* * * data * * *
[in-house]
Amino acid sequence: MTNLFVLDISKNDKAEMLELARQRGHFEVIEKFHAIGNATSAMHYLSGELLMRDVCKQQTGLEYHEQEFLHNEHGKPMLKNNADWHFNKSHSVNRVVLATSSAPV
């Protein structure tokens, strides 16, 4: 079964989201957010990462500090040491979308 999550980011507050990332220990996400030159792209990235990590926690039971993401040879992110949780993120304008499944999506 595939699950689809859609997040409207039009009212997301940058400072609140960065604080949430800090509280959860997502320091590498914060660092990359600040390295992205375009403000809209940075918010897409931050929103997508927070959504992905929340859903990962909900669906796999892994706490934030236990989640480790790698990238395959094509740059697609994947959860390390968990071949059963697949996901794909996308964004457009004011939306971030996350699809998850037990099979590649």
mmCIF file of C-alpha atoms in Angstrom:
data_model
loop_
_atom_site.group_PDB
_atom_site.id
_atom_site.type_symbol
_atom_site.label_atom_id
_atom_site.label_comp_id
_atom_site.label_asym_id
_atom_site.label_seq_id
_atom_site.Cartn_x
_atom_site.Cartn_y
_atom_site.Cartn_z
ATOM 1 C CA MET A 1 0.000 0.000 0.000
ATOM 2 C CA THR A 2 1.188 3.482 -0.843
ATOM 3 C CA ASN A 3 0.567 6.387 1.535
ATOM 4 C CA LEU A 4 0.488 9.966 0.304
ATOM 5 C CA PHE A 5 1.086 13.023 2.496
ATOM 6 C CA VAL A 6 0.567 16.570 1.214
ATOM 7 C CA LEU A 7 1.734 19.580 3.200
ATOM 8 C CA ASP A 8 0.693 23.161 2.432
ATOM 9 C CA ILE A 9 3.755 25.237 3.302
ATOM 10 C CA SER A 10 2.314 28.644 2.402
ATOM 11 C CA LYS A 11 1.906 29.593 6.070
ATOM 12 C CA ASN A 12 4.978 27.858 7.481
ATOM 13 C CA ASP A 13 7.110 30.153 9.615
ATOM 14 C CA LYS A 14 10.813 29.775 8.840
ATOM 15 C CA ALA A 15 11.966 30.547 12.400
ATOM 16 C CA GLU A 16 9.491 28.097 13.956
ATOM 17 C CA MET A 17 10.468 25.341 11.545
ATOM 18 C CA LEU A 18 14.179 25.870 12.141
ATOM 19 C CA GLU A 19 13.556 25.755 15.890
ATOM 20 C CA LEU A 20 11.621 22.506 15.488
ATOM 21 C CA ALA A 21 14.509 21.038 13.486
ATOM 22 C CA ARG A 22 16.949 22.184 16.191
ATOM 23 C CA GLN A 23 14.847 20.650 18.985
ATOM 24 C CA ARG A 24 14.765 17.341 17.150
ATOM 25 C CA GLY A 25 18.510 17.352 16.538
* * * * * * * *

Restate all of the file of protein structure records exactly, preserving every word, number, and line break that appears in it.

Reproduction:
[in-house]
Amino acid sequence: MTNLFVLDISKNDKAEMLELARQRGHFEVIEKFHAIGNATSAMHYLSGELLMRDVCKQQTGLEYHEQEFLHNEHGKPMLKNNADWHFNKSHSVNRVVLATSSAPV
């Protein structure tokens, strides 16, 4: 079964989201957010990462500090040491979308 999550980011507050990332220990996400030159792209990235990590926690039971993401040879992110949780993120304008499944999506 595939699950689809859609997040409207039009009212997301940058400072609140960065604080949430800090509280959860997502320091590498914060660092990359600040390295992205375009403000809209940075918010897409931050929103997508927070959504992905929340859903990962909900669906796999892994706490934030236990989640480790790698990238395959094509740059697609994947959860390390968990071949059963697949996901794909996308964004457009004011939306971030996350699809998850037990099979590649």
mmCIF file of C-alpha atoms in Angstrom:
data_model
loop_
_atom_site.group_PDB
_atom_site.id
_atom_site.type_symbol
_atom_site.label_atom_id
_atom_site.label_comp_id
_atom_site.label_asym_id
_atom_site.label_seq_id
_atom_site.Cartn_x
_atom_site.Cartn_y
_atom_site.Cartn_z
ATOM 1 C CA MET A 1 0.000 0.000 0.000
ATOM 2 C CA THR A 2 1.188 3.482 -0.843
ATOM 3 C CA ASN A 3 0.567 6.387 1.535
ATOM 4 C CA LEU A 4 0.488 9.966 0.304
ATOM 5 C CA PHE A 5 1.086 13.023 2.496
ATOM 6 C CA VAL A 6 0.567 16.570 1.214
ATOM 7 C CA LEU A 7 1.734 19.580 3.200
ATOM 8 C CA ASP A 8 0.693 23.161 2.432
ATOM 9 C CA ILE A 9 3.755 25.237 3.302
ATOM 10 C CA SER A 10 2.314 28.644 2.402
ATOM 11 C CA LYS A 11 1.906 29.593 6.070
ATOM 12 C CA ASN A 12 4.978 27.858 7.481
ATOM 13 C CA ASP A 13 7.110 30.153 9.615
ATOM 14 C CA LYS A 14 10.813 29.775 8.840
ATOM 15 C CA ALA A 15 11.966 30.547 12.400
ATOM 16 C CA GLU A 16 9.491 28.097 13.956
ATOM 17 C CA MET A 17 10.468 25.341 11.545
ATOM 18 C CA LEU A 18 14.179 25.870 12.141
ATOM 19 C CA GLU A 19 13.556 25.755 15.890
ATOM 20 C CA LEU A 20 11.621 22.506 15.488
ATOM 21 C CA ALA A 21 14.509 21.038 13.486
ATOM 22 C CA ARG A 22 16.949 22.184 16.191
ATOM 23 C CA GLN A 23 14.847 20.650 18.985
ATOM 24 C CA ARG A 24 14.765 17.341 17.150
ATOM 25 C CA GLY A 25 18.510 17.352 16.538